Figure 3

Multipoint linkage analysis between ATS and three chromosome 20q markers. Curves indicate the likelihood that the ATS locus is at the map location with respect to the adjacent markers shown below the horizontal axis. The relative genetic position of D20S836 was arbitrarily placed at zero.

Haplotypes were constructed, revealing key recombinants between marker D20S836 and the ATS gene at the proximal side (Moroccan family 1 and Italian family), and between marker D20S109 and the ATS gene at the telomere side (Italian family) of the chromosome (fig 1). These recombinational events localise the gene for ATS between D20S836 and D20S109 in a genetic interval of 9.5 cM on the Généthon map (fig 2). On the draft sequence of the human genome in the National Center for Biotechnology Information (NCBI) database, this linkage interval corresponds to a physical candidate region of approximately 4.1 Mb.

Candidate gene study in region of interest

A computer search in the human genome resources of NCBI, ENSEMBL, and UCSC revealed over 30 positional candidate genes within the linkage interval between markers D20S836 and D20S109 on chromosome 20q. One of these, B4GALT5 (EC, encodes for beta 4 galactosyl transferase, one of the galactosyl transferases involved in the biosynthesis of glycosaminoglycans.11 This group of enzymes catalyses the transfer of galactose to galactose beta-1, 4-N-acetylglucosamine, during the formation of different glycoconjugates and saccharide structures. Mutations in another member of the galactosyl transferase gene family, B4GALT7 (EC, have been identified in patients with a progeroid variant of Ehlers-Danlos syndrome (EDS).12–14 As progeroid EDS disease shares some of the features of ATS, the B4GALT5 gene was considered a good candidate gene for ATS. Direct sequencing of the nine exons of B4GALT5 from an affected individual of each of the three ATS families showed no sequence alterations in the coding region. A substitution in intron 3 (IVS3-16 C→T) was identified in the two Moroccan families, and segregated completely with ATS in both. However, this mutation is an uncommon polymorphism in the Moroccan population (frequency of the T allele is 0.07). Other positional candidate genes are PRKCBP1, NCOA3, PREX, ARFGEF2, CSE1L, STAU, ARPC3B, DDX27, KCNB1, and PTGIS, among others. However, none of these genes is an obvious functional candidate for ATS.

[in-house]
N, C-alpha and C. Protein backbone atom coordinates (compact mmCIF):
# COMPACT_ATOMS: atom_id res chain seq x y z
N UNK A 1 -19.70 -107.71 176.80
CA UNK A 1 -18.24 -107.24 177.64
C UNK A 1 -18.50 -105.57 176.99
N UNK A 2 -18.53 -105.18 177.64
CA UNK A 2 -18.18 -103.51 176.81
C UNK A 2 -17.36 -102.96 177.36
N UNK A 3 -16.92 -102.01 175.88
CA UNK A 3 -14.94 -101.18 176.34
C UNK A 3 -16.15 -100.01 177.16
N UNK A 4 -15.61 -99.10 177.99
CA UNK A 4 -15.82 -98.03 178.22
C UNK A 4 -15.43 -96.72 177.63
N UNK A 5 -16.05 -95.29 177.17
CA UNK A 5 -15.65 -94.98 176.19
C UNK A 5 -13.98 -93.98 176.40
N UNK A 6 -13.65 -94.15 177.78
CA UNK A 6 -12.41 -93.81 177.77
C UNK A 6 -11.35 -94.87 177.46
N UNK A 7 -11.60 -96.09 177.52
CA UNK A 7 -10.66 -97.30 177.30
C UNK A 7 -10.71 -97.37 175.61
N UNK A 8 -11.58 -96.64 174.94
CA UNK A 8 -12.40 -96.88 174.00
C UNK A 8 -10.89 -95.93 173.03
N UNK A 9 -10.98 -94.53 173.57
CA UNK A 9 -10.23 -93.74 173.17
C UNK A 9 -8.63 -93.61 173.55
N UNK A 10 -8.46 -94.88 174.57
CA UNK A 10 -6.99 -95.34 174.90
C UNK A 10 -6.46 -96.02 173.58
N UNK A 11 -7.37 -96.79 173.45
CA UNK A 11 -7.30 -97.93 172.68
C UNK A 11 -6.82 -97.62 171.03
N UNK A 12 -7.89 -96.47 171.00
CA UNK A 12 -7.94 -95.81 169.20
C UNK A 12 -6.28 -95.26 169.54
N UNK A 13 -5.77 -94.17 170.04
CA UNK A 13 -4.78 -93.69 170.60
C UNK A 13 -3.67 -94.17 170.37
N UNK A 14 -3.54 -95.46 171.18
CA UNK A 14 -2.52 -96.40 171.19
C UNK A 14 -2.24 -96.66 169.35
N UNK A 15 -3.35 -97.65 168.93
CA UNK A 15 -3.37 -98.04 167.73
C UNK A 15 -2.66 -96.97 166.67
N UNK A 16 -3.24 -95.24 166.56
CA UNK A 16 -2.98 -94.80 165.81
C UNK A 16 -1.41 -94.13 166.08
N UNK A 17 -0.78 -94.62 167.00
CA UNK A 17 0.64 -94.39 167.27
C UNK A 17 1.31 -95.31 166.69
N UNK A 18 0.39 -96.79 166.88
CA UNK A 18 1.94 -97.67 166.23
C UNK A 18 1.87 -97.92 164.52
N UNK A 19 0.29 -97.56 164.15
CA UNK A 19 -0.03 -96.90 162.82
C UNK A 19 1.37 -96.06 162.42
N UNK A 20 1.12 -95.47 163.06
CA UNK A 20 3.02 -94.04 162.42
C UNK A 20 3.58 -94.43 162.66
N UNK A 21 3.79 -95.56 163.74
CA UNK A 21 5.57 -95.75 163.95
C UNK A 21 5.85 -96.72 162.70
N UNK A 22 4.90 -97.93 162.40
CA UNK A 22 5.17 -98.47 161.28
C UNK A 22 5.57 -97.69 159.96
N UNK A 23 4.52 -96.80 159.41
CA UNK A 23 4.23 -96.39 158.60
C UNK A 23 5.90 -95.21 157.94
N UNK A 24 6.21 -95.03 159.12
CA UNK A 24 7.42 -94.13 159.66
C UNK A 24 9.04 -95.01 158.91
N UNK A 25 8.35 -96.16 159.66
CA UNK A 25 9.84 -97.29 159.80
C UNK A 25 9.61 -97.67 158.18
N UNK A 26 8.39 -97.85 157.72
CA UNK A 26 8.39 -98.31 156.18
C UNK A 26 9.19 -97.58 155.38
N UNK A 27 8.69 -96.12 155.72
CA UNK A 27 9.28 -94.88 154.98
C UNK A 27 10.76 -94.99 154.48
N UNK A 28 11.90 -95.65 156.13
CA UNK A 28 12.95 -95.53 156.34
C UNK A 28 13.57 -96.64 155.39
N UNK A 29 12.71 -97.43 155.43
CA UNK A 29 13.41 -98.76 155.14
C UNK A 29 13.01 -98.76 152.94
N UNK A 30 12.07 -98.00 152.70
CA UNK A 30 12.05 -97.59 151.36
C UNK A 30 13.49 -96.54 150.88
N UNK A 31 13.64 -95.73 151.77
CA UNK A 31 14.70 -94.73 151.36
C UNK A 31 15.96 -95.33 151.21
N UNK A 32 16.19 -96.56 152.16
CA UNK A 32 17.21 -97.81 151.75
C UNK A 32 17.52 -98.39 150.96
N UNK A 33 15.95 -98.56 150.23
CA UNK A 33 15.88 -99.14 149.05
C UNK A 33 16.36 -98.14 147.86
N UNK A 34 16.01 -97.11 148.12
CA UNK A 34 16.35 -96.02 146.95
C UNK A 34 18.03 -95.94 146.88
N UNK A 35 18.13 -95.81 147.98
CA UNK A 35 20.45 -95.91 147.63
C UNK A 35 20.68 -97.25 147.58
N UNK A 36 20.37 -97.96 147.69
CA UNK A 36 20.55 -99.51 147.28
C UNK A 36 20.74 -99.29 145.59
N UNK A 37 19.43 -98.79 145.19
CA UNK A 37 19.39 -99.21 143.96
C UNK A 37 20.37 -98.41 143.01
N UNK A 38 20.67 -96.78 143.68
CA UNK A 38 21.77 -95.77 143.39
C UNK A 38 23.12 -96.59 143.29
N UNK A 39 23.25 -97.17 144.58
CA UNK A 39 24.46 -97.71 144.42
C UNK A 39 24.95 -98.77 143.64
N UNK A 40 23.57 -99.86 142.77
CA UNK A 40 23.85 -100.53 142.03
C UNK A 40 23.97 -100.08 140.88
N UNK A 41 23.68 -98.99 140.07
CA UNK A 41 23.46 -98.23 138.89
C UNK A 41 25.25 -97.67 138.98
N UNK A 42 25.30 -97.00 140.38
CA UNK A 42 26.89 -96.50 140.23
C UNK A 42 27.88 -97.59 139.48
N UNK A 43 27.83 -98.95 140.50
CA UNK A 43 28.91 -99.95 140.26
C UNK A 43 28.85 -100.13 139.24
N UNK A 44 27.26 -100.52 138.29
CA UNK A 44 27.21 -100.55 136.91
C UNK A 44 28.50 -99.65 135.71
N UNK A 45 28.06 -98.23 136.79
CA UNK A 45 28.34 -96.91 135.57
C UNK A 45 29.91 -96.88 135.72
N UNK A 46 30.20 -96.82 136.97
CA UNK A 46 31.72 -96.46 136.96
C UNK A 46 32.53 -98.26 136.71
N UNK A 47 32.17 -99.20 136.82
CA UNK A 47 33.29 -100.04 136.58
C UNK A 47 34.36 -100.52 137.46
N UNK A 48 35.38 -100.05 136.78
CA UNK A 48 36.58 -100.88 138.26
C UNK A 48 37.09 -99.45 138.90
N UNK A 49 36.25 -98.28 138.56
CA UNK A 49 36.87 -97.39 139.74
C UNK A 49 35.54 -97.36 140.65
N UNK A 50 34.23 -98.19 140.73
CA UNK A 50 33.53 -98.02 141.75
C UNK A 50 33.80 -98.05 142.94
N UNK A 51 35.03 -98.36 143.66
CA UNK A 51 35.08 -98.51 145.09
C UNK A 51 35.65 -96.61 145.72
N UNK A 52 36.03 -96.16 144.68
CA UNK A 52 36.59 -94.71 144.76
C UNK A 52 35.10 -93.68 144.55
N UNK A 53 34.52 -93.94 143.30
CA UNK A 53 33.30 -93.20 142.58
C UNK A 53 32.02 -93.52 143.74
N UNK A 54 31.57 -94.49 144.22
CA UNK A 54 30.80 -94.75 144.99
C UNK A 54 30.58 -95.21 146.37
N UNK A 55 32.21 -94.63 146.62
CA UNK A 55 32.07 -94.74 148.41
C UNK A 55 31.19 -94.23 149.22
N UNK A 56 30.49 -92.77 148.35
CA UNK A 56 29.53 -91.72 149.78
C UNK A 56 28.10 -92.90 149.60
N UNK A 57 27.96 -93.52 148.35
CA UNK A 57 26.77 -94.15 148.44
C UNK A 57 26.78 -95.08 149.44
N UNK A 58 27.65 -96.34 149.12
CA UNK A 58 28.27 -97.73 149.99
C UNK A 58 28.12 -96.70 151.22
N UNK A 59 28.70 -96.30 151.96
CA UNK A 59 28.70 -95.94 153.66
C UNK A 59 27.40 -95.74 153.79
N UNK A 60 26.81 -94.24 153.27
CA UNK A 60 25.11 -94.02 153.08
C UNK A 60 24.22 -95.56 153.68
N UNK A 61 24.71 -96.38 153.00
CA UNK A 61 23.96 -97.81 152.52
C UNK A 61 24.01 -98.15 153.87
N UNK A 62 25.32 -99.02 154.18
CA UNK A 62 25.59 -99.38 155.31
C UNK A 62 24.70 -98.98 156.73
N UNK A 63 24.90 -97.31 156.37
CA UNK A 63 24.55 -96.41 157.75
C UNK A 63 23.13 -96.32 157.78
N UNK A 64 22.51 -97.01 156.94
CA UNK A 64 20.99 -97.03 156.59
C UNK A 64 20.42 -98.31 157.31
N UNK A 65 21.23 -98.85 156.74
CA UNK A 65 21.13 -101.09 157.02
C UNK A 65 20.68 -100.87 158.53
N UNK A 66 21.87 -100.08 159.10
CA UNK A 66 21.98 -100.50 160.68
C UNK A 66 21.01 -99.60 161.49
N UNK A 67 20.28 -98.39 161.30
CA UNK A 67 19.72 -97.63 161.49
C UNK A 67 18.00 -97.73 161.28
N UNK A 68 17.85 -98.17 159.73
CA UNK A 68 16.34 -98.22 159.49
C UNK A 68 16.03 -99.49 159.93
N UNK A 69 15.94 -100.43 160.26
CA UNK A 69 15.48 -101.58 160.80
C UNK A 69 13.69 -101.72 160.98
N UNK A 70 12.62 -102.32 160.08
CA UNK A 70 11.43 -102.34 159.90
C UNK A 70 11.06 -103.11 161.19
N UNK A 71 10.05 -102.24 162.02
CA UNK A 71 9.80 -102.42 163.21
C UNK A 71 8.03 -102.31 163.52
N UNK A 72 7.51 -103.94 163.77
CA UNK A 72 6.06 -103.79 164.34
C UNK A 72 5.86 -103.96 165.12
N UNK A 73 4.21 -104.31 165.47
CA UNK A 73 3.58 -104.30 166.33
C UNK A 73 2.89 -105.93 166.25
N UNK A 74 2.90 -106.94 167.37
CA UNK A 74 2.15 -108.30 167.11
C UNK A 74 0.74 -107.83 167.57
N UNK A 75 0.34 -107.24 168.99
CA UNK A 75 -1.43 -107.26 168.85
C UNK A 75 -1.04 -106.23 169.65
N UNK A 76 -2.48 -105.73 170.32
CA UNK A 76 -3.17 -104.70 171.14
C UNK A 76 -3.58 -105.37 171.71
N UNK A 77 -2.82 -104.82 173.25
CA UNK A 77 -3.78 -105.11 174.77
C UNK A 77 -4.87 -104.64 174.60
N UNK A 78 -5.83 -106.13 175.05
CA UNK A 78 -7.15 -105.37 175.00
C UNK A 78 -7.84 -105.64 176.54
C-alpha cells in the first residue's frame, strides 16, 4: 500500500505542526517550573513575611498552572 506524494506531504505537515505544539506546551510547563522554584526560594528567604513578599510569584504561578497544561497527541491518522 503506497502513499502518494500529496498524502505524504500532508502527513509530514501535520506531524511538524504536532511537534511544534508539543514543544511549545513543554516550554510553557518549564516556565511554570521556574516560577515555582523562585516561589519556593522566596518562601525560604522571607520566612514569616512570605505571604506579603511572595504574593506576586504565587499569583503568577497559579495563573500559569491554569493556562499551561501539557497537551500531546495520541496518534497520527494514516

In this study we describe the mapping of the gene for arterial tortuosity syndrome (ATS) to a small region on chromosome 20q13. Initially, a genomewide scan was performed on a DNA sample pooled from six affected individuals from a large consanguineous Moroccan family. A single region on the long arm of chromosome 20 was shared by all patients. The homozygosity mapping was confirmed by linkage analysis in three consanguineous ATS kindreds with a total of 11 patients. Multipoint linkage analysis yielded maximum lod scores of 7.99 at marker D20S891 on chromosome 20q13. Analysis of key recombinational events indicated a linkage region of 9.5 cM on the Généthon genetic map (fig 2), which represents 4.1 Mb on to the physical map of chromosome 20q13.